Since 2005, Collins has led excavations in the southern Jordan Valley in an attempt to find Sodom—the ancient city that was destroyed by God because of its sinful inhabitants
An experienced archaeologist who has spent a decade searching for the ancient ruins of Sodom is now confident that his team has located the ill-fated biblical city and evidence of its sudden destruction.
Dr. Steven Collins is a distinguished professor of Archaeology at Trinity Southwest University in Albuquerque and is also dean of the school’s College of Archaeology & Biblical History. In addition to writing dozens of scholarly books and journal articles, Collins frequently visits the Middle East, where he participates in ongoing archaeological research.
Since 2005, Collins has led excavations in the southern Jordan Valley in an attempt to find Sodom—the ancient city that was destroyed by God because of its sinful inhabitants, according to Genesis 19. Collins says he began his research by “analyzing the Biblical text regarding the location of Sodom.”
His investigation led him to conclude that one site in particular fit well within the biblical criteria. The site is named Tall el-Hammam, and it located in the southern Jordan River Valley, nine miles northeast of the Dead Sea.
“Tall el-Hammam seemed to match every Sodom criterion demanded by the text,” he said, according to a 2013 report in “Popular Archaeology.” “Theorizing, on the basis of the Sodom texts, that Sodom was the largest of the Kikkar (the Jordan ‘Disk,’ or ‘well-watered plain’ in the biblical text) cities east of the Jordan, I concluded that if one wanted to find Sodom, then one should look for the largest city on the eastern Kikkar that existed during the Middle Bronze Age, the time of Abraham and Lot. When we explored the area, the choice of Tall el-Hammam as the site of Sodom was virtually a no-brainer since it was at least five to ten times larger than all the other Bronze Age sites in the entire region, even beyond the Kikkar of the Jordan.”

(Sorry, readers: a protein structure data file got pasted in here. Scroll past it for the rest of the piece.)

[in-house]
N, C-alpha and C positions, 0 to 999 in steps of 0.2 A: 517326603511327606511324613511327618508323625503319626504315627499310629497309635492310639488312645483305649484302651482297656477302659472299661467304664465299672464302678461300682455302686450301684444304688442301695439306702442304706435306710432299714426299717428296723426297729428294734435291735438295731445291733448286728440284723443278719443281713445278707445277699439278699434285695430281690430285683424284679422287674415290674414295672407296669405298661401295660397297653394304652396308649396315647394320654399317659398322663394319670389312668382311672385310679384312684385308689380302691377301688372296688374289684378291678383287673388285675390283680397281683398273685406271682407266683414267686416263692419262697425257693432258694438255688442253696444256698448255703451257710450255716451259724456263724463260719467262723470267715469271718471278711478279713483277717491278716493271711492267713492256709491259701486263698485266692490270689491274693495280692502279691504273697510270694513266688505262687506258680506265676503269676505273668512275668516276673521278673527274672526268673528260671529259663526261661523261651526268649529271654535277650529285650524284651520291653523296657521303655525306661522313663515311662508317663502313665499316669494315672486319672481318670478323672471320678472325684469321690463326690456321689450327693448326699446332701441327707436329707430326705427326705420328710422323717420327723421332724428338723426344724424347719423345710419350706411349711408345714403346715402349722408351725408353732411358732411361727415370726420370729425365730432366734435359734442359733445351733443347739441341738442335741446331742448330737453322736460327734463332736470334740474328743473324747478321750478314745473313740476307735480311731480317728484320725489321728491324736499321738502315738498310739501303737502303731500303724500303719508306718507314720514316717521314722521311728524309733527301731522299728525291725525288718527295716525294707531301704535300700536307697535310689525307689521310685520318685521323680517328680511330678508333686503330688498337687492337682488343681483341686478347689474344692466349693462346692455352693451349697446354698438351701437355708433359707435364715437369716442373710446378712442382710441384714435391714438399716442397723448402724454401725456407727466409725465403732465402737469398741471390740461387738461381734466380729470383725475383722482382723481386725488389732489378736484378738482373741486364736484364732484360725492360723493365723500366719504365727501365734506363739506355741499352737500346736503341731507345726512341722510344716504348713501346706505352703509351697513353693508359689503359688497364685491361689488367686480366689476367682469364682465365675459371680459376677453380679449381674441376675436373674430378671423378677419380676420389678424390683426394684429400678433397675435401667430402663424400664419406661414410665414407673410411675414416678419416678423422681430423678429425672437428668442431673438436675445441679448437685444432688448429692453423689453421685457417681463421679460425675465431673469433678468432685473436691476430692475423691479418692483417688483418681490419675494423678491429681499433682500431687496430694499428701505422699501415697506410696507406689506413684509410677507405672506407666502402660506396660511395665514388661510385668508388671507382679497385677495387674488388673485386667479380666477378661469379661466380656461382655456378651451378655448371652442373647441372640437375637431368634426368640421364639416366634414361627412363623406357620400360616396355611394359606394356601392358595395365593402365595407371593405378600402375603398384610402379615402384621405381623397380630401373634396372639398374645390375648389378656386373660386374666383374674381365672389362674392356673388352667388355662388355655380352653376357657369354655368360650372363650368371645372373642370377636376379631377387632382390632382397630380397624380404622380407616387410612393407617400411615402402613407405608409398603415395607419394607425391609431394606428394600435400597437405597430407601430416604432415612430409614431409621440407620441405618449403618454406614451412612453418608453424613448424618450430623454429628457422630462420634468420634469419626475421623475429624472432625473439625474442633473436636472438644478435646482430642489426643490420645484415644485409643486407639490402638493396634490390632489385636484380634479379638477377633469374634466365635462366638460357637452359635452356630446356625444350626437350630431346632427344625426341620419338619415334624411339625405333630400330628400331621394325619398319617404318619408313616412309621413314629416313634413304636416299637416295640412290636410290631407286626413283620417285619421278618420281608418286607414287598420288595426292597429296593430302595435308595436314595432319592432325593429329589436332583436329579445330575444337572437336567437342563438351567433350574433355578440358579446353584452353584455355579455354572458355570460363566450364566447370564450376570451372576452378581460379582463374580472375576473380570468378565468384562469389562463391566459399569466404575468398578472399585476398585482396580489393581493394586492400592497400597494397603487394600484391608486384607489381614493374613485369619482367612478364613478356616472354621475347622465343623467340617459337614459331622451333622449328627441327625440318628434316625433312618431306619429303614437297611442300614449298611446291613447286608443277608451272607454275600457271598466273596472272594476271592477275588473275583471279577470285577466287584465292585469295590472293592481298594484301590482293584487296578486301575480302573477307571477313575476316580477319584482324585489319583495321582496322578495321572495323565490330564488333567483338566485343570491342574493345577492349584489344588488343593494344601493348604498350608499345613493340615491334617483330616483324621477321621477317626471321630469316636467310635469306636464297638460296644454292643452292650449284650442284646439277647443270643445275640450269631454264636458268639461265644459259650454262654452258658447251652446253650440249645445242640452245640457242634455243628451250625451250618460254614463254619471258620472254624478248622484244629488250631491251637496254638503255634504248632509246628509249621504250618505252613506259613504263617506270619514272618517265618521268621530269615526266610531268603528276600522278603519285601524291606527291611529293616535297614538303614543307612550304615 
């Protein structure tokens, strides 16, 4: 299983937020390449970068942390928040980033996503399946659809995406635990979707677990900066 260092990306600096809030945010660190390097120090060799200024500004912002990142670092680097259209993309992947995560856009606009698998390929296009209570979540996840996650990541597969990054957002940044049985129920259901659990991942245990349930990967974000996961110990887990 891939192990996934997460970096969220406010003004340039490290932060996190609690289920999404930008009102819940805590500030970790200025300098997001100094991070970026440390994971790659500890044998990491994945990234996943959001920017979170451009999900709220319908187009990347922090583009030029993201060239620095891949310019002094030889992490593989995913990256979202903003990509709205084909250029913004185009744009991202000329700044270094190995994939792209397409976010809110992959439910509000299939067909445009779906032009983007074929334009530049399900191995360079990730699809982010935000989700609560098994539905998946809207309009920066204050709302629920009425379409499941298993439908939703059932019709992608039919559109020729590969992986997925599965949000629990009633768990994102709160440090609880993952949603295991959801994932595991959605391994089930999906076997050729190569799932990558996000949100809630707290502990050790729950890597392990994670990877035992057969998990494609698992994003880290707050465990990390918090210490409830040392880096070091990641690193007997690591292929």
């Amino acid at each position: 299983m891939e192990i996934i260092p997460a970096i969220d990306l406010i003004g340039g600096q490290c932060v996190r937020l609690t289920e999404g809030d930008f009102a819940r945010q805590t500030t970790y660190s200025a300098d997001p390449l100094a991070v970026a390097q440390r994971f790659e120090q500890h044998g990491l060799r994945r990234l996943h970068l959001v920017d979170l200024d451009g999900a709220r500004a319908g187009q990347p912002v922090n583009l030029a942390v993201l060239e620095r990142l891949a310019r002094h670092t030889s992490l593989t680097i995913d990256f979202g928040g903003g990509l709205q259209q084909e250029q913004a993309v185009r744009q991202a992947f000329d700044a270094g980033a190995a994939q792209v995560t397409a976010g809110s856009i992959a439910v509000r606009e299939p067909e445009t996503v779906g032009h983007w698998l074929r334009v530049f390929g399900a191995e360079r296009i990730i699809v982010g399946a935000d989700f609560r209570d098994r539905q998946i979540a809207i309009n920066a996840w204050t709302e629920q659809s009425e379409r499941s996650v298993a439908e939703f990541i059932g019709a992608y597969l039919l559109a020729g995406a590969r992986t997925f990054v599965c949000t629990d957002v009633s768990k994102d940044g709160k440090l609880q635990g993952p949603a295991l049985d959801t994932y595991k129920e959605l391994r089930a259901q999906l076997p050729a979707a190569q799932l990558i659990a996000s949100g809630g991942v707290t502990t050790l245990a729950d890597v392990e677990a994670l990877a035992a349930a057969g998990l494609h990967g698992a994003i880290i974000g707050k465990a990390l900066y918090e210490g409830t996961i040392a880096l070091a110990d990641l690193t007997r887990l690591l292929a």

Collins says the Tall el-Hammam site was mostly untouched by scholars when his team began conducting research there 10 years ago. When they began digging, they found remains of elaborate city infrastructure, including gates, towers, plazas, at least one roadway, and a thick city wall. From all indications, the site was once a thriving, influential city-state with a strategic location and a powerful economy.
But then, disaster struck.
“Based on the excavated evidence, the city’s Bronze Age heyday seems to have nevertheless come to a sudden, inexplicable end toward the end of the Middle Bronze Age—and the ancient city became a relative wasteland for 700 years, for the most part void of human habitation,” reported “Popular Archaeology” last week.
In what experts describe as an “occupational hiatus,” the Tall el-Hammam site was evidently abandoned for centuries. As the researchers work to piece together the clues, Collins says his team has identified a distinct layer of ash at the site that dates back to the Middle Bronze period. The ash could be evidence of a fiery destruction, much like the one described in Genesis 19. Pottery shards that were exposed to extremely high temperature levels have been recovered from the site—another potential indication of a fiery disaster.
Is Tall el-Hammam indeed Sodom? Collins is increasingly confident that it is.
“Its massive size and remarkable fortifications, the monumental gateway, its attending satellite towns, and its violent, fiery destruction, all scream ‘Sodom,’” he says. “It’s compelling.”